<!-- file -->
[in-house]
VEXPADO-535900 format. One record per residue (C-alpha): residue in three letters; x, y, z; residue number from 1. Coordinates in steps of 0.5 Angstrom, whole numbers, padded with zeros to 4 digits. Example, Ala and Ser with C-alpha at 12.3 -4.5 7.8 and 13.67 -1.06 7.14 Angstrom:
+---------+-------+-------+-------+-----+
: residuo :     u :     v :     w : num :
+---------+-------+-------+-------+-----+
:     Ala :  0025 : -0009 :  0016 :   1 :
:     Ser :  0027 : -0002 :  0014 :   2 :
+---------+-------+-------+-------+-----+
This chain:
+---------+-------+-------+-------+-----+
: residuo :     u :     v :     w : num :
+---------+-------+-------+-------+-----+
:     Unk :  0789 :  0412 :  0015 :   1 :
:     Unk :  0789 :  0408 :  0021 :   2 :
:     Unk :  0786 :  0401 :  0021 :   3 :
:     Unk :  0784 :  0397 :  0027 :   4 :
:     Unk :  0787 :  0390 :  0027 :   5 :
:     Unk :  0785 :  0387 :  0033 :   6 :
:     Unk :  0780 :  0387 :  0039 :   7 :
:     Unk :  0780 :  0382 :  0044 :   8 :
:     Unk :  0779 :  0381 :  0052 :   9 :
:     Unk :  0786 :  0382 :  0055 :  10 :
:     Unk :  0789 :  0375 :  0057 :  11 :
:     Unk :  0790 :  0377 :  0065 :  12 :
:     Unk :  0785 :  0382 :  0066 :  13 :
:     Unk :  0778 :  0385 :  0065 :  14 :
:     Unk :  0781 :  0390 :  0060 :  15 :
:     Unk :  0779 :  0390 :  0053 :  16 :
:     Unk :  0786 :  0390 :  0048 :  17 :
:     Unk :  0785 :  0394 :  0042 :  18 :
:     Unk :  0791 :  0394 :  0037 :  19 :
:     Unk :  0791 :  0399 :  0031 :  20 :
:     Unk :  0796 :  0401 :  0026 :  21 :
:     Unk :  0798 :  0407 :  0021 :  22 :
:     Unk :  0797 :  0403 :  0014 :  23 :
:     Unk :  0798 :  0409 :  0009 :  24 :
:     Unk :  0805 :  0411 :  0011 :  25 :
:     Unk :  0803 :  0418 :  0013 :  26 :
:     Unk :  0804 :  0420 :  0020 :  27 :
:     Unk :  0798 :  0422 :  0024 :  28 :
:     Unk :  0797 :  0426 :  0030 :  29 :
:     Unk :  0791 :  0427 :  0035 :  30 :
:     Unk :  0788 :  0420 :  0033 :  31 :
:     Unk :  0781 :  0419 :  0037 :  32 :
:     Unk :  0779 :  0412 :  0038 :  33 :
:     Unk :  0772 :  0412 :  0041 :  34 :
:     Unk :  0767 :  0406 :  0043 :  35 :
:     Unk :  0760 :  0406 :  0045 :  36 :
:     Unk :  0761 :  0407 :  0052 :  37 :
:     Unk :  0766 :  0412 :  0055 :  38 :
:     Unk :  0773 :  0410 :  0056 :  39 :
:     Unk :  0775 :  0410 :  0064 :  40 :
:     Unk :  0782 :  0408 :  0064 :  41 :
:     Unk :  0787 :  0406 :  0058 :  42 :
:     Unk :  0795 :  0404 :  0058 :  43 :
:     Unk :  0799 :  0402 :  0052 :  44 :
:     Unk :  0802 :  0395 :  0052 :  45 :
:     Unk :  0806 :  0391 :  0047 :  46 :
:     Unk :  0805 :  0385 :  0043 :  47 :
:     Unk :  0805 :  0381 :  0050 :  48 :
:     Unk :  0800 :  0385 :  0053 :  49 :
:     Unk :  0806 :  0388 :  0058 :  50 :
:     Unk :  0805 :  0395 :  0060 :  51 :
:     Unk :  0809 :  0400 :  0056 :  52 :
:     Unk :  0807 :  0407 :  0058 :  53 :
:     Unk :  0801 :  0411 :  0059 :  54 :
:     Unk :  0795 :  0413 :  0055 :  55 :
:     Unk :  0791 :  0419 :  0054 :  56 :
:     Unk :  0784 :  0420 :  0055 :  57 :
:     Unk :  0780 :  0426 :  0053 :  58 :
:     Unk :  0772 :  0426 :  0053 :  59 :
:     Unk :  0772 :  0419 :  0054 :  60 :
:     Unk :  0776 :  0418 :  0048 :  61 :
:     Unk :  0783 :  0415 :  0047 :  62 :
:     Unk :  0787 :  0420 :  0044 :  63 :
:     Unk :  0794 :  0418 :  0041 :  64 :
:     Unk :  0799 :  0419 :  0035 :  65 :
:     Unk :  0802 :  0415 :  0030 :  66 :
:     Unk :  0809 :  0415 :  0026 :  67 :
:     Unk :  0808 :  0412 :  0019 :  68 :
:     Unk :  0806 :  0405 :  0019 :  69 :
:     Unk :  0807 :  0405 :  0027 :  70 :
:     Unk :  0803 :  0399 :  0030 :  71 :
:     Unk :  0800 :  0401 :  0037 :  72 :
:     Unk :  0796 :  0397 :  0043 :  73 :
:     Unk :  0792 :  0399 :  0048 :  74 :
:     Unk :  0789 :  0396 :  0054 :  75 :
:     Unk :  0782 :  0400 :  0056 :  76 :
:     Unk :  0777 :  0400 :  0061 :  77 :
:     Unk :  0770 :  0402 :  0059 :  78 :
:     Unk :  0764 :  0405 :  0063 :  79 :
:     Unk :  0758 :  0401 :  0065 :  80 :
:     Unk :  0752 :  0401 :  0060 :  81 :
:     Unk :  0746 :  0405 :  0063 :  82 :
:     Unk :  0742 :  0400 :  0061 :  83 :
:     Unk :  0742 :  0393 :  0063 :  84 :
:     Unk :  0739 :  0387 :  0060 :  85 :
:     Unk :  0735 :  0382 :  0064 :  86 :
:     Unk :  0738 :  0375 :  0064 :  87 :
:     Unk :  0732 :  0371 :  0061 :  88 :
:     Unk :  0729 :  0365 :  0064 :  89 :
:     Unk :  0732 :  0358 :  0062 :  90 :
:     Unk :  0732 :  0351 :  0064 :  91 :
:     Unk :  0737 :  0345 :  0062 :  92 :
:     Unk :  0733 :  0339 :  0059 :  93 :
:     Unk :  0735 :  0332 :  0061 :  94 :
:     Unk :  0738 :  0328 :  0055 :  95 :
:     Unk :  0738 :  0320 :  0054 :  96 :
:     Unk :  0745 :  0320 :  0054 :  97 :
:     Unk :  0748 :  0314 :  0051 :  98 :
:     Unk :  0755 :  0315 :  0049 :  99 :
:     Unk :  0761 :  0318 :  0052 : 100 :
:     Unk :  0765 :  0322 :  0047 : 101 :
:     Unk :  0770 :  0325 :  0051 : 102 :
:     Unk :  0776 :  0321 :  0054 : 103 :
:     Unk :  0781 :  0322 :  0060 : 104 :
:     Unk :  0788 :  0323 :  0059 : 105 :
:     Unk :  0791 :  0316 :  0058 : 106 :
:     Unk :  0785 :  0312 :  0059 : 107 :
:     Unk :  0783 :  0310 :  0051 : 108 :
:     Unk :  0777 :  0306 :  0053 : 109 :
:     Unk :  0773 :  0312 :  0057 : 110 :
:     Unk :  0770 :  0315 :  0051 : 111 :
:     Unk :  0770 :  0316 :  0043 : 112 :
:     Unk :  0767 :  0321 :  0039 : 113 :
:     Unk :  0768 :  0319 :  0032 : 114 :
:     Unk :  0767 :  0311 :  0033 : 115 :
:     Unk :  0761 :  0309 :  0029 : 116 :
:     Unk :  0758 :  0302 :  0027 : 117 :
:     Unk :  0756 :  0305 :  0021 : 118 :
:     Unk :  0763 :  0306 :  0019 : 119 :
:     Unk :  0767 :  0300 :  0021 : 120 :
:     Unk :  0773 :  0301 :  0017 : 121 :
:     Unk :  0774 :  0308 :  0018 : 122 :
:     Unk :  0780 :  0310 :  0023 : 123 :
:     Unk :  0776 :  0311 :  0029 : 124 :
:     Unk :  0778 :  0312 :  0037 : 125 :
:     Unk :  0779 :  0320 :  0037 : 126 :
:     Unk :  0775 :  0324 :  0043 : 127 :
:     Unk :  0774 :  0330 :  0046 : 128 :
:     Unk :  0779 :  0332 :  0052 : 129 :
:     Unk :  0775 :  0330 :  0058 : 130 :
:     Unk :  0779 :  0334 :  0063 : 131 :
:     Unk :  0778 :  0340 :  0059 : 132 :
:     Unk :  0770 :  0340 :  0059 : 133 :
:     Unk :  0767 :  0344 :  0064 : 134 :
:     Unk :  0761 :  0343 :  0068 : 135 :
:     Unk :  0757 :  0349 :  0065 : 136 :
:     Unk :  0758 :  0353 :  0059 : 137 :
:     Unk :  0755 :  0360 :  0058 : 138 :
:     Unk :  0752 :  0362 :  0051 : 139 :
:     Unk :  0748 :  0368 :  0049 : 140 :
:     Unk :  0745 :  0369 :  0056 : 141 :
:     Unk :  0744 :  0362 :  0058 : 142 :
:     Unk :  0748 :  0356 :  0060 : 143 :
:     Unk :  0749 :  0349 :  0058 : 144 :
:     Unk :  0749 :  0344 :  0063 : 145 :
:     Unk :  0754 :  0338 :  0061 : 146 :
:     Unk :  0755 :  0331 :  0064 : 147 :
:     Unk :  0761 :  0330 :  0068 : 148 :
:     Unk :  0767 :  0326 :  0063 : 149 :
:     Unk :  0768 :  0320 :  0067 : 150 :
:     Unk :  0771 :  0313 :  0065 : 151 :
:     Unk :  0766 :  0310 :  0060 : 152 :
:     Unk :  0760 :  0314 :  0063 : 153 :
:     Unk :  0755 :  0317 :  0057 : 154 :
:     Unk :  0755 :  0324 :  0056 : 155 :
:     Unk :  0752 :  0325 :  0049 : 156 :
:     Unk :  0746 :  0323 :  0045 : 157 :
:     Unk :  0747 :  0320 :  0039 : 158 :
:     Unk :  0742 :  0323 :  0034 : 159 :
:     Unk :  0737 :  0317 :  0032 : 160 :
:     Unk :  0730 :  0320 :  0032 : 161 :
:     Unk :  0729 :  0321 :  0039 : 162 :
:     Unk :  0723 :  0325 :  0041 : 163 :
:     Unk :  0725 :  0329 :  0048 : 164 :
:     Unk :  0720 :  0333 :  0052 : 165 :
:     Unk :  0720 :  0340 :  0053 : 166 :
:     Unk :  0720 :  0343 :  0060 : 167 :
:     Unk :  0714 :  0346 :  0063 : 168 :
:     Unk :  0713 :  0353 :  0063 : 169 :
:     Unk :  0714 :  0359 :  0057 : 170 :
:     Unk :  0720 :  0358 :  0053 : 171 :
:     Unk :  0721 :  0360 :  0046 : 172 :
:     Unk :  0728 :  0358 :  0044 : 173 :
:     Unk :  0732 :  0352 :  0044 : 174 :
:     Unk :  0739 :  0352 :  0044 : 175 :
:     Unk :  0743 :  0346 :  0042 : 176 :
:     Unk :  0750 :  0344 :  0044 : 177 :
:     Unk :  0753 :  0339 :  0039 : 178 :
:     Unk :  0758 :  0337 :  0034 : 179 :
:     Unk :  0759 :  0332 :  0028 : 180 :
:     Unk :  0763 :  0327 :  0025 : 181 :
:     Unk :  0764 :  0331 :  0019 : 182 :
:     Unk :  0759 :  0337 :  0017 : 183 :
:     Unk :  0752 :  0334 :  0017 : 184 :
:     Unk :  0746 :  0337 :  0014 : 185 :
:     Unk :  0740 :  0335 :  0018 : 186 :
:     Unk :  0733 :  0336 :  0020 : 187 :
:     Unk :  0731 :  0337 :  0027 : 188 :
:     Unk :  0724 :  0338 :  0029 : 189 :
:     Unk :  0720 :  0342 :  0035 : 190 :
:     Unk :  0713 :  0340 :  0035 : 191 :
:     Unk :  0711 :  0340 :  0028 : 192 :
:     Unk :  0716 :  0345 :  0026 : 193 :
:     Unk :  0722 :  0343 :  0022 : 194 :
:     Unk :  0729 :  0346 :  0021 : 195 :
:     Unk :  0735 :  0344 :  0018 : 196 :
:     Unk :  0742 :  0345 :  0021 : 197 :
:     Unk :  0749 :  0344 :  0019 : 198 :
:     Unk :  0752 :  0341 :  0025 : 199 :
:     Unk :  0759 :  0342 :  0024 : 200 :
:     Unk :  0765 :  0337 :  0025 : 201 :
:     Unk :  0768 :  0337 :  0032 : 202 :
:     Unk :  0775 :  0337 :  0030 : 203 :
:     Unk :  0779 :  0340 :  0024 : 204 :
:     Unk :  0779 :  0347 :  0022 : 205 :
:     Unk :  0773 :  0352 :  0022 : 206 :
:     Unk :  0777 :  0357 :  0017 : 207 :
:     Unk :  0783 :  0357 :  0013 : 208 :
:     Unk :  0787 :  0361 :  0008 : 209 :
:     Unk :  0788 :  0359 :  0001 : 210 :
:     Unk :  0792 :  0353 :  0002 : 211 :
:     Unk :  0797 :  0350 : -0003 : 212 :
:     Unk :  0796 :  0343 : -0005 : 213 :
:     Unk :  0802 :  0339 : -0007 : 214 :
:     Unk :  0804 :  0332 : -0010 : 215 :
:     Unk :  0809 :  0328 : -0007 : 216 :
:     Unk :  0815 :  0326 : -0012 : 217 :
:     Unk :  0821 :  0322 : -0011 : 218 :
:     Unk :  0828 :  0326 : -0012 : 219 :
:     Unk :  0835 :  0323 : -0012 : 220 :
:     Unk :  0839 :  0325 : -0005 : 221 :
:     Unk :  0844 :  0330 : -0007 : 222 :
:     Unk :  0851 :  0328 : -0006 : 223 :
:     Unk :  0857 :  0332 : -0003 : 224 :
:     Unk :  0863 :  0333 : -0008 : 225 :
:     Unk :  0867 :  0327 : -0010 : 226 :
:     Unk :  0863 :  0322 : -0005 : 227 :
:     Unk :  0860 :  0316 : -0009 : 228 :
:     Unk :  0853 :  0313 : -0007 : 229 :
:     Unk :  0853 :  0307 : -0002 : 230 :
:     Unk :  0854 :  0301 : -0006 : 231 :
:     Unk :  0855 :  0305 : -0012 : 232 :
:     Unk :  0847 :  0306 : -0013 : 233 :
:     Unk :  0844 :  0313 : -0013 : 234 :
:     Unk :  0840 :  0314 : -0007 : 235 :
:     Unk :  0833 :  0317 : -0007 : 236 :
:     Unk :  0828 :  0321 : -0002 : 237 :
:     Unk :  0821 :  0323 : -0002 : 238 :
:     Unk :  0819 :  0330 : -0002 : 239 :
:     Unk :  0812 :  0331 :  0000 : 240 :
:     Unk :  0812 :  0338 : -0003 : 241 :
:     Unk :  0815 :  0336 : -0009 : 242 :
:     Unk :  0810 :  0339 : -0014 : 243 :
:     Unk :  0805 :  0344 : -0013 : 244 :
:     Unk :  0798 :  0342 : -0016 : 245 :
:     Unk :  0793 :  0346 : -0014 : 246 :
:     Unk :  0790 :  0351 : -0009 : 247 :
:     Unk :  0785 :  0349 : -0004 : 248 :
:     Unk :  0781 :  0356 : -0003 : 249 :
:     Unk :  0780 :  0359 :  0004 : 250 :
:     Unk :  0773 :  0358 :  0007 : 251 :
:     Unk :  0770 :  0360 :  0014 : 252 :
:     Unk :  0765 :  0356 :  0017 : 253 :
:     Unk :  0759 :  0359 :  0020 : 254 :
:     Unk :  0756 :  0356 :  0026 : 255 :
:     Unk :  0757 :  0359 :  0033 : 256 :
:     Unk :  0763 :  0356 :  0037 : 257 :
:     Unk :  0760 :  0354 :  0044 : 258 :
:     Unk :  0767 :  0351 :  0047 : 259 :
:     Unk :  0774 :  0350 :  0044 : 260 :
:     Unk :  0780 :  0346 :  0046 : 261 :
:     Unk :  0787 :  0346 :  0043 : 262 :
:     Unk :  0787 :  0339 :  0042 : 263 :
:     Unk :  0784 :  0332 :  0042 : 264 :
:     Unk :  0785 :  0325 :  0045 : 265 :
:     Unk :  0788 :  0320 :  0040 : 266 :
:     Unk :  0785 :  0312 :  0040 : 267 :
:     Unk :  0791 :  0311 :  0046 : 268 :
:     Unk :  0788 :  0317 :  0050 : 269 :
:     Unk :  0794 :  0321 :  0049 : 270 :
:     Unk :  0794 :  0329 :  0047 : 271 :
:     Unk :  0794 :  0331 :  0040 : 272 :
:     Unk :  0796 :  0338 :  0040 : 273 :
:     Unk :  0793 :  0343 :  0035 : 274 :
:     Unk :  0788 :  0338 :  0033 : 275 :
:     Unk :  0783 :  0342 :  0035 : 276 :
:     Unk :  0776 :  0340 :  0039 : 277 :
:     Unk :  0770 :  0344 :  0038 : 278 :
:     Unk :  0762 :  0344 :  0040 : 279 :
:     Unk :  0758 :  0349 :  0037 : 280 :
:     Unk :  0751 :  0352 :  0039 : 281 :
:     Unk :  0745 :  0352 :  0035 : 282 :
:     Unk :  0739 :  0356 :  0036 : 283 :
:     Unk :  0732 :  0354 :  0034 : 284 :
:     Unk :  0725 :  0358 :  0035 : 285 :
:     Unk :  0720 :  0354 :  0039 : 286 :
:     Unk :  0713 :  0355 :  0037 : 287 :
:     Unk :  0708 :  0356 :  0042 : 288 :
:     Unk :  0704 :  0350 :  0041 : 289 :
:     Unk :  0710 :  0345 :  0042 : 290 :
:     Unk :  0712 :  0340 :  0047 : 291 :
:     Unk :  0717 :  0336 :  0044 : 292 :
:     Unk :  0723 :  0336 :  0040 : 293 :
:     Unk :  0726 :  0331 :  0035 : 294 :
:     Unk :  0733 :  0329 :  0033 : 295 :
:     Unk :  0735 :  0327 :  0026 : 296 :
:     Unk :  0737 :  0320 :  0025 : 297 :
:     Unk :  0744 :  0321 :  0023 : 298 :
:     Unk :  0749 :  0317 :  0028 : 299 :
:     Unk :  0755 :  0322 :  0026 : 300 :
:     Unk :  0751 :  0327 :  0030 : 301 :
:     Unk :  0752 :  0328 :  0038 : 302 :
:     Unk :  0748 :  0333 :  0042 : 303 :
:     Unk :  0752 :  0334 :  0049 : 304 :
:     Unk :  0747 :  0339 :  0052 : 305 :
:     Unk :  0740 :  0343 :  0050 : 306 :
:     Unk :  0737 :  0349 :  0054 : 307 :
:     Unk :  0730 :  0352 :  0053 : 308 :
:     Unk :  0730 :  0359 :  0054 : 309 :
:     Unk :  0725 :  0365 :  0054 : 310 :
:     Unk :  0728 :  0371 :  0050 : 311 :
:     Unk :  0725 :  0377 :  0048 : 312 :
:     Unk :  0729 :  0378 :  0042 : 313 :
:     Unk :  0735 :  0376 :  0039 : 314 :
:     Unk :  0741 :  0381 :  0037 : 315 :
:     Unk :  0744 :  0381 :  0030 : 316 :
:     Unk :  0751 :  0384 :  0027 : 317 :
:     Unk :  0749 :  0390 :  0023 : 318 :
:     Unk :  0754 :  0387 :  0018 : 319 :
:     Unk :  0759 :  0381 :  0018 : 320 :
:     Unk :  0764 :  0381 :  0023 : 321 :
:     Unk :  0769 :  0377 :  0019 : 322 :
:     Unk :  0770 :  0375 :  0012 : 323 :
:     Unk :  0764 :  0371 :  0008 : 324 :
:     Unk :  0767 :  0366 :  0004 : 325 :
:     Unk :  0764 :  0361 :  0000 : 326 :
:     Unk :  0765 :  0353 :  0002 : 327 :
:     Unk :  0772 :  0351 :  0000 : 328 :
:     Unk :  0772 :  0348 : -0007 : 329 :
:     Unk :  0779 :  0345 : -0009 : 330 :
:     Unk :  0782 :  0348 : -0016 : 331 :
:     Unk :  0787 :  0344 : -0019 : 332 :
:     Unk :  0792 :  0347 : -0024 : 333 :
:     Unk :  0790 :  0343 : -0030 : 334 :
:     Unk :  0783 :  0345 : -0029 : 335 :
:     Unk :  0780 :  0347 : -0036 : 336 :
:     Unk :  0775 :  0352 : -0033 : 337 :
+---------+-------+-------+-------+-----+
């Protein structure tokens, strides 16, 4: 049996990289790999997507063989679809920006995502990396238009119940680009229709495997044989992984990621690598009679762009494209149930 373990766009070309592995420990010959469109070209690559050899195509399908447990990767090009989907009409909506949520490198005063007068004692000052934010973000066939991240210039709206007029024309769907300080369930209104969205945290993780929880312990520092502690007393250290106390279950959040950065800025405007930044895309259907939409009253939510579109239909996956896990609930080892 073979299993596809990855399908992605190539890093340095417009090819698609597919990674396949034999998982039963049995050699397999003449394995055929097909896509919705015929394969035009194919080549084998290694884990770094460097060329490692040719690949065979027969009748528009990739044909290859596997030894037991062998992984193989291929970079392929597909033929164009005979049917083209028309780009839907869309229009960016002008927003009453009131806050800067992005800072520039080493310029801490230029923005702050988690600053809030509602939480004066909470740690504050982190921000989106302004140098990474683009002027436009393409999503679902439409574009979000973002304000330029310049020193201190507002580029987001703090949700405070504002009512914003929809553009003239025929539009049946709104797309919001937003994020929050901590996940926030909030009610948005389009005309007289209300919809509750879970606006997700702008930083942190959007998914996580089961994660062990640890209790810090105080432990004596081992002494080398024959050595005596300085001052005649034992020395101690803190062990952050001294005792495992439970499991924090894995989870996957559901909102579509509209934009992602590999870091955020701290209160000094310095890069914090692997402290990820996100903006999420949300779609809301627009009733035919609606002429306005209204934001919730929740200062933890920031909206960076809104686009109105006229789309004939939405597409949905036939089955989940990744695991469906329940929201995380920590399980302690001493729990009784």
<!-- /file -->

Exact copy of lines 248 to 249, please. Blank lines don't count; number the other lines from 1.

:     Unk :  0833 :  0317 : -0007 : 236 :
:     Unk :  0828 :  0321 : -0002 : 237 :